Per Wikipedia, Polity is an academic publisher in the social sciences and humanities that was established in 1984 and has “editorial offices” in “Cambridge (UK), Oxford (UK), and Boston (US)” plus it also has something going in New York City. In four offices, Polity has 39 employees (no mention how many are student employees or part-time contractors).
PG took a quick look via Google Maps Streetview at Polity’s Boston office, located at 101 Station Landing, Medford, Massachusetts. Streetview showed a photo of a multi-story anonymous-looking modern building that could be an office building or an apartment building. PG had never heard of Medford and doesn’t know anything about the community, but on the map, it doesn’t look terribly close to the parts of Boston with which PG has a tiny bit of familiarity.
So, PG doesn’t know how Mr. Thompson, the author of Book Wars chose his publisher, but, in PG’s extraordinarily humble opinion, he made a giant mistake.
A Wall Street Journal review of a book like this should send sales through the roof. Per Amazon, Book Wars is currently ranked #24,220 in the Kindle Store.
Imagine how much better it would sell if it was offered at a reasonable price.
Goodreads, the popular book cataloging website, functions as a hybrid social media platform and digital library. The social media aspect of Goodreads allows for interaction between users. Users can see their friends’ reviews, reading progress in a book, and even the giveaways friends have entered. The reviews on Goodreads are public, meaning anyone — even those without an account — can access and read reviews.
When anyone does a quick search for book reviews, Goodreads is frequently the first result. The problem with Goodreads being within the first search results for book reviews is that makes the reviews on Goodreads that much more desirable. Goodreads reviews, for many, feel more trustworthy because they are peer written.
For the most part, Goodreads reviewers are average readers. Their reviews are imperfect, full of grammatical errors, gifs, and internet slang. Goodreads users write their reviews in a way that makes sense to them. Some users write reviews for their own cataloging use, others write reviews to be helpful to others, some reviews are simple and short.
. . . .
Like many social media platforms, Goodreads can feel like a competition. In addition to a yearly reading challenge, Goodreads offers stats on their users. Anyone can read and access these stats to see the Top Reviewers and Readers, Most Popular Reviewers, Most Followed, and Top Librarians. It’s a popularity contest no one signed up for. Stats are updated on a weekly, monthly, and yearly basis, and can be sorted by country or worldwide ranking of Goodreads users. It’s important to note that clicking “Meet People,” under the community tab, directs to Most Popular Reviewers, even though it’s in the center of the list. Top Reviewers is second on the Meet People option.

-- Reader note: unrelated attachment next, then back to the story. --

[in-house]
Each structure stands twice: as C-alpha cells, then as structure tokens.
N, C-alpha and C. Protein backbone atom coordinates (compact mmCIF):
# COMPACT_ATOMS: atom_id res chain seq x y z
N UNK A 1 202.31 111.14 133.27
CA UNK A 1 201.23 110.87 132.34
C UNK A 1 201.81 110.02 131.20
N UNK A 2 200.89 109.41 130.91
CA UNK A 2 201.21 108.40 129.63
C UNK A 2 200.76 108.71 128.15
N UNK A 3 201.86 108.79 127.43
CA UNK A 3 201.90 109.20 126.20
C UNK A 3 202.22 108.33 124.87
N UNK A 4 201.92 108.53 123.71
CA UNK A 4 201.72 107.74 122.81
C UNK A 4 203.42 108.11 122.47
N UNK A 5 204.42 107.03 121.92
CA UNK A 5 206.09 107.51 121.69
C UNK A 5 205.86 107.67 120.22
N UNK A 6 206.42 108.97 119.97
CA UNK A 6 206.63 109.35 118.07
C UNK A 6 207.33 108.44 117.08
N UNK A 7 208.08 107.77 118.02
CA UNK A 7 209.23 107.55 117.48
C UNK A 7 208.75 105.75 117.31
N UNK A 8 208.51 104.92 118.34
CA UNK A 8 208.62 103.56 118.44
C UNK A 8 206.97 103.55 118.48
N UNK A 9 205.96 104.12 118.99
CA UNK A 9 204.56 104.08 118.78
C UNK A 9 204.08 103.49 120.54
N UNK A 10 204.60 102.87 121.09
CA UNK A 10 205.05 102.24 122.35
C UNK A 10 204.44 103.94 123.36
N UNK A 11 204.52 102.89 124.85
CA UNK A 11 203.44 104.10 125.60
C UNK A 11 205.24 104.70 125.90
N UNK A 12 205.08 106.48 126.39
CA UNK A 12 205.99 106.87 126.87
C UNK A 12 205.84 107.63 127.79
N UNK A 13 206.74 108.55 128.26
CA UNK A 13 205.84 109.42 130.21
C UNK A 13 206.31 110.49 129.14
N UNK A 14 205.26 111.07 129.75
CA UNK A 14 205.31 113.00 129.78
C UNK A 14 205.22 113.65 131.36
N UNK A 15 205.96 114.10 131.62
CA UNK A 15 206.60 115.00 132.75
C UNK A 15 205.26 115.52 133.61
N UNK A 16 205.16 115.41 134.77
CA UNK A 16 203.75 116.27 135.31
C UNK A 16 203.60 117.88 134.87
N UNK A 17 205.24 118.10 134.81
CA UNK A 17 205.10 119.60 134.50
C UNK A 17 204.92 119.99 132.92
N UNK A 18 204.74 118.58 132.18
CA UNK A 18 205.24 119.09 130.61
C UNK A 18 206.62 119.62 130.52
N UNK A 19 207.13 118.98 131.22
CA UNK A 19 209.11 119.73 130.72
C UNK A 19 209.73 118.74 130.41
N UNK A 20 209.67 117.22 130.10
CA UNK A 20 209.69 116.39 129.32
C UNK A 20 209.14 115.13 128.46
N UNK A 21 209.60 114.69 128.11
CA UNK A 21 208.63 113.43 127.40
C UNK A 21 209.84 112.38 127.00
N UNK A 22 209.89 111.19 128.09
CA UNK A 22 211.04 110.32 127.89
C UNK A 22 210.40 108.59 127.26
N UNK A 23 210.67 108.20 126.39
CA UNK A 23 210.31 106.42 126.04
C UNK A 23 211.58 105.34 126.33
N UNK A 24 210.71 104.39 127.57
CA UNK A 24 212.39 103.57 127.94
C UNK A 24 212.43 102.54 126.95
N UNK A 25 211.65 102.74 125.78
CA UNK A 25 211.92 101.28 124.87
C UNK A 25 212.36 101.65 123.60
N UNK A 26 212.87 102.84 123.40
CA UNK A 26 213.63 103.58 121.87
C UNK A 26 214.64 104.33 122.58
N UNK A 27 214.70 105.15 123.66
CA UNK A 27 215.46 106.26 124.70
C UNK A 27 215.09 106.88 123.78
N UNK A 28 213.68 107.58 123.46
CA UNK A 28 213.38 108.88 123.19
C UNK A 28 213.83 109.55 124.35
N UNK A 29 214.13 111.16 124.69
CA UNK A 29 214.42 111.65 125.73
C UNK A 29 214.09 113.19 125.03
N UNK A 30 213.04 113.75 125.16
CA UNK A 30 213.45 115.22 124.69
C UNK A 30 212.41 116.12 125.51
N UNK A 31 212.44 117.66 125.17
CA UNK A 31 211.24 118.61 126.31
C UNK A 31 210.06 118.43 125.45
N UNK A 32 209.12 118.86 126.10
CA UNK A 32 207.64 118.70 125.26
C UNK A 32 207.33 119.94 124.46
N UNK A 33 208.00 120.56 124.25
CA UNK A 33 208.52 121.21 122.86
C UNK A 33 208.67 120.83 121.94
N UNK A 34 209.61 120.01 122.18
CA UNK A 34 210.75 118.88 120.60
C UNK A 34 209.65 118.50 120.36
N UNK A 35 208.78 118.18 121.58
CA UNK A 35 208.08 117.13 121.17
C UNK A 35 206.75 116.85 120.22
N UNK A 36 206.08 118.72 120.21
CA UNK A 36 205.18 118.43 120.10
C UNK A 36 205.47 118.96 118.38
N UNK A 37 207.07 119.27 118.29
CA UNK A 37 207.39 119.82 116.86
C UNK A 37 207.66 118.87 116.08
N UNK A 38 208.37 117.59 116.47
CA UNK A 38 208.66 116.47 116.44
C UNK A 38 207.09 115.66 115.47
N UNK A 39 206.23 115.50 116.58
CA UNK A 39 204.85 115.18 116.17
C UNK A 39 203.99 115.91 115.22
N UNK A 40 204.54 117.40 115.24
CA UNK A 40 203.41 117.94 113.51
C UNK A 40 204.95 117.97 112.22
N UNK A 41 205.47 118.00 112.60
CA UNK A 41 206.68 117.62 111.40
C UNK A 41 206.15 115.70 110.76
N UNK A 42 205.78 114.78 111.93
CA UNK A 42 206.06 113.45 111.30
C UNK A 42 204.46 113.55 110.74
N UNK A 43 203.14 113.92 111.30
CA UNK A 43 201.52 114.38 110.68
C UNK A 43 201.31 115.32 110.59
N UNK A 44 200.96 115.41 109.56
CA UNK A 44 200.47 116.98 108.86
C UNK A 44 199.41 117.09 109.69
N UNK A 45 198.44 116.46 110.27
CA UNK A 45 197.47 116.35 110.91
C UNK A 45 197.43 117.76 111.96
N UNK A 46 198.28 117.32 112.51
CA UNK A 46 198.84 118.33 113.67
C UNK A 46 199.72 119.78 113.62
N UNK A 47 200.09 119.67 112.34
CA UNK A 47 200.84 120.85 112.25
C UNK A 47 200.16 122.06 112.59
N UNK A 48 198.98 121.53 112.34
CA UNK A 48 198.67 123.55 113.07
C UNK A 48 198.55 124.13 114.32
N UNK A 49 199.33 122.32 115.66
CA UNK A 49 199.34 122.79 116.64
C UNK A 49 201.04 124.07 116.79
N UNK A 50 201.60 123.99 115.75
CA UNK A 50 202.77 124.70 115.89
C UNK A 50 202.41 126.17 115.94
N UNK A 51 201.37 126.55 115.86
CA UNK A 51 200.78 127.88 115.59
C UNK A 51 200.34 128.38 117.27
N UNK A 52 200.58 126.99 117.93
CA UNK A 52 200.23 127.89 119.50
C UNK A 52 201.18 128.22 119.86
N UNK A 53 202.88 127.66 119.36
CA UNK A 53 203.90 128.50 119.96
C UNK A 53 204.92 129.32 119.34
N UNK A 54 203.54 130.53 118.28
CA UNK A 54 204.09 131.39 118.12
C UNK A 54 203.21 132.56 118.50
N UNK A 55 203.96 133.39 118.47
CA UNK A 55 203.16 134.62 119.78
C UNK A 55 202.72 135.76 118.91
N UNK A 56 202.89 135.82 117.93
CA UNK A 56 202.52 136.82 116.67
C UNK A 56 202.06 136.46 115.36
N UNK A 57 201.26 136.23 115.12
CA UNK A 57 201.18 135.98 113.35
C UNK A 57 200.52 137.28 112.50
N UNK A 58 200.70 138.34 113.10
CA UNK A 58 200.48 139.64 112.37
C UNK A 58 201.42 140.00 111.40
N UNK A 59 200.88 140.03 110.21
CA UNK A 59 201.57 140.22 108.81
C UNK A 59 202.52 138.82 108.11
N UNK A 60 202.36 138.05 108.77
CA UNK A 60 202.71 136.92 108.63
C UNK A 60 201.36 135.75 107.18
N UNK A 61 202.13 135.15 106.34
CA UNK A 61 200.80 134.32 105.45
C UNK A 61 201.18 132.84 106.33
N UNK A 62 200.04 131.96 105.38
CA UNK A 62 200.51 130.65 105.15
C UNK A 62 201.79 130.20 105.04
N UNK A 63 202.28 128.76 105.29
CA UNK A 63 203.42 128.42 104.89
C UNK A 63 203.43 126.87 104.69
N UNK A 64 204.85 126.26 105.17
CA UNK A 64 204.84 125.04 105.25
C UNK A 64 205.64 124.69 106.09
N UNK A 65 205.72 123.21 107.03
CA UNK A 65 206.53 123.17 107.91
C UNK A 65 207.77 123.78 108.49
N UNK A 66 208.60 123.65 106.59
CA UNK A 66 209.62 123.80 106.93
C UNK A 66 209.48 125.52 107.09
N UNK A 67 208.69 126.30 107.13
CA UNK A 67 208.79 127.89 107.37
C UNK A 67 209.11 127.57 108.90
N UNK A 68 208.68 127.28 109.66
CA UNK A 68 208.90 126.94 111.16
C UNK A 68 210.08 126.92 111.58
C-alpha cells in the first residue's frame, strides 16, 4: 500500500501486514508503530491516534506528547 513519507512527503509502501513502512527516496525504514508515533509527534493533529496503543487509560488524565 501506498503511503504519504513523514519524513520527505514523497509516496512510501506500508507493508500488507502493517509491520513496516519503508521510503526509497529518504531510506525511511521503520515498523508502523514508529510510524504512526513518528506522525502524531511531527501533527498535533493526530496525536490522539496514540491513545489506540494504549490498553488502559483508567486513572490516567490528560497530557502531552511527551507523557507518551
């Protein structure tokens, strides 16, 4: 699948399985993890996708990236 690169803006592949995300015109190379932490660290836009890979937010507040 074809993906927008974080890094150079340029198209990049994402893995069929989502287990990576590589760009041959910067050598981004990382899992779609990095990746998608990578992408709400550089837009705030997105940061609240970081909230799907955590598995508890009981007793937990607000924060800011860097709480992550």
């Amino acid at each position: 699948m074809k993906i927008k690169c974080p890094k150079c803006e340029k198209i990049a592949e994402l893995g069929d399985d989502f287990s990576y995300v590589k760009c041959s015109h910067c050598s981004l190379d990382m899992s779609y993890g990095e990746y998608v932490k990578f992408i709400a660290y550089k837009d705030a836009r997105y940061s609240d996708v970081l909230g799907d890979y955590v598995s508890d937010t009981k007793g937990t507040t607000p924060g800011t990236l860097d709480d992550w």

On similar websites, Top Reviewer and Most Popular Reviewer might refer to the same type of ranking, based on community votes or interaction. On Goodreads, however, Top Reviewer refers to number of reviews written within a certain time frame. A Goodreads reviewer can be a Top Reviewer without being a popular one. This type of ranking makes it extremely easy for people and not-people to fake their ranking as Top Reviewers and Top Readers. The Top Readers are simply ranked by number of books read.
Weeding through the weekly Top Reviewers, many profiles appear ordinary. The astonishing number of books read and reviewed per week by the Top Reviewers makes it clear that these profiles are not average, albeit avid, readers. To read 400 books per week, every week, is simply not possible, by human standards. While there is nothing preventing actual people from inputting hundreds of books every week into their Goodreads accounts, there isn’t much of a reason to do so. So, what’s going at Goodreads?
Bots. Bots are what’s going at Goodreads. Since Goodreads is also used by non-account holders, it is a desirable internet space for advertisers. What happens is that a company or individual will pay for hundreds of positive reviews of their product, so that when a potential buyer sees the reviews, all they see are positive reviews and 5-star ratings. In the case of Goodreads, the product is books. These reviews can be written by a bot or a person with multiple fake accounts.